Giric mac Dungal (Gregory) also labelled Giric the Grim by 14th century chronicler John of Fordun was “king in Scotland” (Picts and Scots).
Giric’s origins are unclear, Michael Lynch, Scotland a New History suggests that he was the first cousin of Aed, however, others argue that he may not have been of royal lineage.
Professor Dauvit Broun of Glasgow University says Giric is credited (Oxford Dictionary of National Biography), “in later medieval sources as a liberator of the Scottish church from Pictish exactions…”
However, Broun and other scholars cast doubt on the statement’s authenticity.
Giric may have ruled jointly with Eochaid, son of Rhun, King of Dumbarton and grandson of Kenneth mac Alpin.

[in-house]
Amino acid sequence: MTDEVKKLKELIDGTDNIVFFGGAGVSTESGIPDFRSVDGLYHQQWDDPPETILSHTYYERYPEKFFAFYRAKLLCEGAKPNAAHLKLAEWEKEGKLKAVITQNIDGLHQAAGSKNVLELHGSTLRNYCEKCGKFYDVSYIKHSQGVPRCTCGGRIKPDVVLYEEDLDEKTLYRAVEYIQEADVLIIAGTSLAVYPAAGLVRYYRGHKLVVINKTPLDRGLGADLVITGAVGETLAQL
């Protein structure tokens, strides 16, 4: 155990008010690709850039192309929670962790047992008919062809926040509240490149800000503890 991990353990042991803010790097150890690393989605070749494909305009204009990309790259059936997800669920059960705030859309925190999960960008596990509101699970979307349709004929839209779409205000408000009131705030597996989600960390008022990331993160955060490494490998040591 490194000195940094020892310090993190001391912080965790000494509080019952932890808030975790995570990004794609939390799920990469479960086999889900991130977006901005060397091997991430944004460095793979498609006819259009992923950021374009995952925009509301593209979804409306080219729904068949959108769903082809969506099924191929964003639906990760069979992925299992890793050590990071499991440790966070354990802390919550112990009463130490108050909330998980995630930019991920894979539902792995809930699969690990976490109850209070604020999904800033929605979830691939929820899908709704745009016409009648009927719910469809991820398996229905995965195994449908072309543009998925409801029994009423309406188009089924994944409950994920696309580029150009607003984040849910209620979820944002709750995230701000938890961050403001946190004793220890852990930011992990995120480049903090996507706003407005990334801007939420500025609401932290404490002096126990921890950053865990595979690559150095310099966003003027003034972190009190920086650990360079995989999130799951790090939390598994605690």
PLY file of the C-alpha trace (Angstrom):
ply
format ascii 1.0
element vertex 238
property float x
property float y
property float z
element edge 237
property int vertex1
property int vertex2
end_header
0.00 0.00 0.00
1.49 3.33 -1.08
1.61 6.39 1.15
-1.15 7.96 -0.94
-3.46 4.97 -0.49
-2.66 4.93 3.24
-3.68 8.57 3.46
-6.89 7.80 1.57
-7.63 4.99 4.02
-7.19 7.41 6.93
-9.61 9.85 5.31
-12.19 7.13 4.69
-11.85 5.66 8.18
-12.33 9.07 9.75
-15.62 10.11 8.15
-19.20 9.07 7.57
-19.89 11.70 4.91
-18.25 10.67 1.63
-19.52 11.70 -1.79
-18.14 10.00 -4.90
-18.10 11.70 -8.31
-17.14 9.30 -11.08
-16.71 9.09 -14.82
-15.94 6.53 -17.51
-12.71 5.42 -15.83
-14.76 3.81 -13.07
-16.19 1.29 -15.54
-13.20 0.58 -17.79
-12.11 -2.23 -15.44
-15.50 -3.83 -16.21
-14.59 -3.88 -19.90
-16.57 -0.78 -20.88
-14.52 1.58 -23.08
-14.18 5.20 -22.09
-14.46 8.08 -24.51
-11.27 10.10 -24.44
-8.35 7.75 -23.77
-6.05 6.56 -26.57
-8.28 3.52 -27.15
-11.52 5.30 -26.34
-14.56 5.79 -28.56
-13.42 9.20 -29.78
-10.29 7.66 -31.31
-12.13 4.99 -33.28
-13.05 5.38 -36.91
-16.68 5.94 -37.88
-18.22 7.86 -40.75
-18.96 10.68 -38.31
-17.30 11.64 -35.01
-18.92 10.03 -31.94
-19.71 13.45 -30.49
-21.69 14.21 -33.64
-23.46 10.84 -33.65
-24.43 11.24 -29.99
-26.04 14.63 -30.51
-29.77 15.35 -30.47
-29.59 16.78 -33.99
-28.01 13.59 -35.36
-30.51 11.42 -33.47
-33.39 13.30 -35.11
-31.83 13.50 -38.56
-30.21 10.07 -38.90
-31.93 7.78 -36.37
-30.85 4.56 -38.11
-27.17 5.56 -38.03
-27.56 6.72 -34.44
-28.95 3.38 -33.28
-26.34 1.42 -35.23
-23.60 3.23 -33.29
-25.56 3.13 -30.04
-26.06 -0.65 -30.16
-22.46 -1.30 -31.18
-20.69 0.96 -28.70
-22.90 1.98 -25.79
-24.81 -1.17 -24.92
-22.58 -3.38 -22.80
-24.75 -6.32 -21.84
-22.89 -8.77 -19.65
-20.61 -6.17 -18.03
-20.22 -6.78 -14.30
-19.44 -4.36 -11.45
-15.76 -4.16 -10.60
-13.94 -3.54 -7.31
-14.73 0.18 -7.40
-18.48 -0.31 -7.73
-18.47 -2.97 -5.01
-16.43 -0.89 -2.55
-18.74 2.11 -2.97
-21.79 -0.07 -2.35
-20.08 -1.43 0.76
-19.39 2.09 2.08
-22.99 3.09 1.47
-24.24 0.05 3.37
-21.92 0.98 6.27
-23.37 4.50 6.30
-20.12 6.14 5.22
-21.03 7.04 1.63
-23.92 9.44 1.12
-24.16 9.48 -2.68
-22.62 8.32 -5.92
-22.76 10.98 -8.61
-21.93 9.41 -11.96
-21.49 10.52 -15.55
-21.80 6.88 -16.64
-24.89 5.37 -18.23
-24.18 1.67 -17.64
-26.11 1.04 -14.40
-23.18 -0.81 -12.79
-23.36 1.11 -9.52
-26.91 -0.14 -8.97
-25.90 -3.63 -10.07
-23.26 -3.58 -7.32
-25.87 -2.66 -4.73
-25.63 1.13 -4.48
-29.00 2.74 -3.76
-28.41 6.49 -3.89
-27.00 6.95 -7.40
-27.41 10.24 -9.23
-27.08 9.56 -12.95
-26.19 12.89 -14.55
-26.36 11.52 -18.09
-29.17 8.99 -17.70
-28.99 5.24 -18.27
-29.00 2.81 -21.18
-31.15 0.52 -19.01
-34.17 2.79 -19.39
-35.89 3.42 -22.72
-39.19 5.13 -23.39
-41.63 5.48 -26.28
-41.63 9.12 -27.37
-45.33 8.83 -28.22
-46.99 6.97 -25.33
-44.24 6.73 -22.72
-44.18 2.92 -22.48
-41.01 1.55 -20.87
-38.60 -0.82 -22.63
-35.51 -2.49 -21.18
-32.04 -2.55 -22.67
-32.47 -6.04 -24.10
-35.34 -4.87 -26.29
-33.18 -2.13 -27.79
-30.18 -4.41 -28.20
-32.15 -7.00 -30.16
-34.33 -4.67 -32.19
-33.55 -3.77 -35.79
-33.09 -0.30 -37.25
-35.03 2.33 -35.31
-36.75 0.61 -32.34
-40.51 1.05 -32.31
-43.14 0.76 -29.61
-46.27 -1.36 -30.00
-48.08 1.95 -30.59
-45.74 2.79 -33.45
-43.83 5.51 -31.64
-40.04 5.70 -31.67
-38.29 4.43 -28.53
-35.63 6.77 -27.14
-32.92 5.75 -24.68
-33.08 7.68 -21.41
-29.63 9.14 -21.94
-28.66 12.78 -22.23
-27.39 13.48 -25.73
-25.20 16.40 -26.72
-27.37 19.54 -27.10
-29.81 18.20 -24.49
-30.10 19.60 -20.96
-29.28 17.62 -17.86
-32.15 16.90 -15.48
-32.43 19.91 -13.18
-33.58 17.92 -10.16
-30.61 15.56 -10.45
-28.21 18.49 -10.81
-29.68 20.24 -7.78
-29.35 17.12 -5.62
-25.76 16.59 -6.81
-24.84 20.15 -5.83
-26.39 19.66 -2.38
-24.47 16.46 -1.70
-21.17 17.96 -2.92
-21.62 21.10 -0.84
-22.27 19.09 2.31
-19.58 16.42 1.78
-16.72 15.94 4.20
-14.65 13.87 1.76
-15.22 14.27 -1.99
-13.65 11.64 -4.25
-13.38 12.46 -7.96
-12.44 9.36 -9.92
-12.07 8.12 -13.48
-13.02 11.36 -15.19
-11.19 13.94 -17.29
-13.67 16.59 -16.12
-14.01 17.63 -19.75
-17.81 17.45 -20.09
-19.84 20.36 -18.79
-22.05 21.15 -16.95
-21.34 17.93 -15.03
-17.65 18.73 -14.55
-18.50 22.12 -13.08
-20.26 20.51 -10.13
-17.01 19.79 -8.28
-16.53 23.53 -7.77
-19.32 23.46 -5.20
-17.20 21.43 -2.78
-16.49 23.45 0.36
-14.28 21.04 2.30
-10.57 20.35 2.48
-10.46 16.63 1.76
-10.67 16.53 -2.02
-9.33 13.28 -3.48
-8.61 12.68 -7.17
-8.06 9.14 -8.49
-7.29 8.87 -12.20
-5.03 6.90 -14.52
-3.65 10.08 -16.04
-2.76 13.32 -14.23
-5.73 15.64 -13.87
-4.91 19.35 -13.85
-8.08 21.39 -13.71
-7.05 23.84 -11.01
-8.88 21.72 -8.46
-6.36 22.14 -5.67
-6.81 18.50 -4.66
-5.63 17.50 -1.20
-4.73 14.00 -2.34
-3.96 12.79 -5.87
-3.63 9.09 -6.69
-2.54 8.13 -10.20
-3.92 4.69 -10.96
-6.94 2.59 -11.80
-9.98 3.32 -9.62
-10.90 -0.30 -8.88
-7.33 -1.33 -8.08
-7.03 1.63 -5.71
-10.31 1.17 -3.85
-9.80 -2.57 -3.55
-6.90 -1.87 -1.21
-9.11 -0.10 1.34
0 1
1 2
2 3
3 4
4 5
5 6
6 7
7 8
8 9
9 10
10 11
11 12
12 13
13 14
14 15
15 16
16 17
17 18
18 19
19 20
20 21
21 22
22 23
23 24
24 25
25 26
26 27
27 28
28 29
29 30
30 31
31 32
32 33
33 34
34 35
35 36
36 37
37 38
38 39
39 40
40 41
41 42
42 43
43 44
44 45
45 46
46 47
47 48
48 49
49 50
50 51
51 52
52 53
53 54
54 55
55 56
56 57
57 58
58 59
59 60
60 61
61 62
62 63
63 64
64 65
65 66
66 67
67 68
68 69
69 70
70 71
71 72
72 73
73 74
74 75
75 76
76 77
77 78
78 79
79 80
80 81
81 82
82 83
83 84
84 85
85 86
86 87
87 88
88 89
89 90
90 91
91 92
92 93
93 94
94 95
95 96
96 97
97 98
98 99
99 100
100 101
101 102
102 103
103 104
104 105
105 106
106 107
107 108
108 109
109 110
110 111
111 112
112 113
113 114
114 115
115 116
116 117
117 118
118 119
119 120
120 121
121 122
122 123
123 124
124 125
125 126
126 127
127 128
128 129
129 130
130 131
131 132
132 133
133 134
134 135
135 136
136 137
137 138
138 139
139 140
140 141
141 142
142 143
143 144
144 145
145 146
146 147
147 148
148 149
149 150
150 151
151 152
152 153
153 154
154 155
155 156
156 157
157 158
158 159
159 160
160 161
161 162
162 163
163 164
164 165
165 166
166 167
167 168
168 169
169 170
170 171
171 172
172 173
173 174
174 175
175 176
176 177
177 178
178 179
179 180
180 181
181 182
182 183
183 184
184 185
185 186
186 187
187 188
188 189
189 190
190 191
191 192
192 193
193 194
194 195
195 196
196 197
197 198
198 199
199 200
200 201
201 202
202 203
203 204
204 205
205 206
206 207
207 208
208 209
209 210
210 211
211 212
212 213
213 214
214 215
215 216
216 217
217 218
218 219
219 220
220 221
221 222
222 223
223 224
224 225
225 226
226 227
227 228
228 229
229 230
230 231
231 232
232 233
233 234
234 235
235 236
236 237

What little we know about Eochaid comes from the Chronicles of the Kings of Alba which said he reigned for 11 years.
However such is the scarcity of information from other sources that this cannot be confirmed.
It may be that rather than a joint kingship, one may have followed the other; this theory is strengthened by the inclusion of Giric, on his own, on a king-list, dated to the late 11th century.
Killed at Dundurn
Giric was killed at Dundurn in Strathearn in 889 and may be buried on the Island of Iona. The fate of Eochaid is not recorded.
Giric and Eochaid were followed by Donald II, son of King Constantine I.
In the Kings and Queens of Scotland index I have listed the reign of Giric and Eochaid (878-889) as a joint one.
The British Royal Family – more information
If your interest in British royalty goes beyond Scotland’s earliest kings and queens, see the official British Monarchy website for lots of additional information.